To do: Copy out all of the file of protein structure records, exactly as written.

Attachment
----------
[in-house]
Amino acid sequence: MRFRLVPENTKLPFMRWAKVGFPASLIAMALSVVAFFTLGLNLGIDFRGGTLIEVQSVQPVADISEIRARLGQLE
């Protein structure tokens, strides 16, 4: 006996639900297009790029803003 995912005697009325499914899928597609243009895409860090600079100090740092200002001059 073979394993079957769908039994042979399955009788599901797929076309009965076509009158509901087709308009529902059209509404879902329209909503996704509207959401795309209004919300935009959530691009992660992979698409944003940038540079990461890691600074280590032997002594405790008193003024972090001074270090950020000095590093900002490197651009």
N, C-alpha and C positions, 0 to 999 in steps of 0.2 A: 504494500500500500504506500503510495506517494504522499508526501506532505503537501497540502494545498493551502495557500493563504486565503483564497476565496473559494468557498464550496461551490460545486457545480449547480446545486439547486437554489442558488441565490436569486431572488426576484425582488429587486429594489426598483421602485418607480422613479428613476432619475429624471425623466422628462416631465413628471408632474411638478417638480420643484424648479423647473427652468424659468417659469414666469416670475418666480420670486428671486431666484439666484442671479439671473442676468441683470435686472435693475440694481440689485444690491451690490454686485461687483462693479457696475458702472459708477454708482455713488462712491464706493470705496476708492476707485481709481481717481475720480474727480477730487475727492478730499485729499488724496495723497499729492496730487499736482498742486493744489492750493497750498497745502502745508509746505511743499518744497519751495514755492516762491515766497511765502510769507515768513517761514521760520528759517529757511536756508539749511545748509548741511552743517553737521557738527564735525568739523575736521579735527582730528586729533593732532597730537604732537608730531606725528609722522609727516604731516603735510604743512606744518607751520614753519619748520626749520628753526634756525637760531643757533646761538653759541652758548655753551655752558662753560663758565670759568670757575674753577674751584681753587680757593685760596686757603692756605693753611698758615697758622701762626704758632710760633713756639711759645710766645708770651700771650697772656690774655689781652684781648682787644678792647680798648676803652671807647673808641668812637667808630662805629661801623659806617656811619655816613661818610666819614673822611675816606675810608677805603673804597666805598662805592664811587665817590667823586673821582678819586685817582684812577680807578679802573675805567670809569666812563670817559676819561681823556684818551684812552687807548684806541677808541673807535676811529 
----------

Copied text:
[in-house]
Amino acid sequence: MRFRLVPENTKLPFMRWAKVGFPASLIAMALSVVAFFTLGLNLGIDFRGGTLIEVQSVQPVADISEIRARLGQLE
């Protein structure tokens, strides 16, 4: 006996639900297009790029803003 995912005697009325499914899928597609243009895409860090600079100090740092200002001059 073979394993079957769908039994042979399955009788599901797929076309009965076509009158509901087709308009529902059209509404879902329209909503996704509207959401795309209004919300935009959530691009992660992979698409944003940038540079990461890691600074280590032997002594405790008193003024972090001074270090950020000095590093900002490197651009």
N, C-alpha and C positions, 0 to 999 in steps of 0.2 A: 504494500500500500504506500503510495506517494504522499508526501506532505503537501497540502494545498493551502495557500493563504486565503483564497476565496473559494468557498464550496461551490460545486457545480449547480446545486439547486437554489442558488441565490436569486431572488426576484425582488429587486429594489426598483421602485418607480422613479428613476432619475429624471425623466422628462416631465413628471408632474411638478417638480420643484424648479423647473427652468424659468417659469414666469416670475418666480420670486428671486431666484439666484442671479439671473442676468441683470435686472435693475440694481440689485444690491451690490454686485461687483462693479457696475458702472459708477454708482455713488462712491464706493470705496476708492476707485481709481481717481475720480474727480477730487475727492478730499485729499488724496495723497499729492496730487499736482498742486493744489492750493497750498497745502502745508509746505511743499518744497519751495514755492516762491515766497511765502510769507515768513517761514521760520528759517529757511536756508539749511545748509548741511552743517553737521557738527564735525568739523575736521579735527582730528586729533593732532597730537604732537608730531606725528609722522609727516604731516603735510604743512606744518607751520614753519619748520626749520628753526634756525637760531643757533646761538653759541652758548655753551655752558662753560663758565670759568670757575674753577674751584681753587680757593685760596686757603692756605693753611698758615697758622701762626704758632710760633713756639711759645710766645708770651700771650697772656690774655689781652684781648682787644678792647680798648676803652671807647673808641668812637667808630662805629661801623659806617656811619655816613661818610666819614673822611675816606675810608677805603673804597666805598662805592664811587665817590667823586673821582678819586685817582684812577680807578679802573675805567670809569666812563670817559676819561681823556684818551684812552687807548684806541677808541673807535676811529 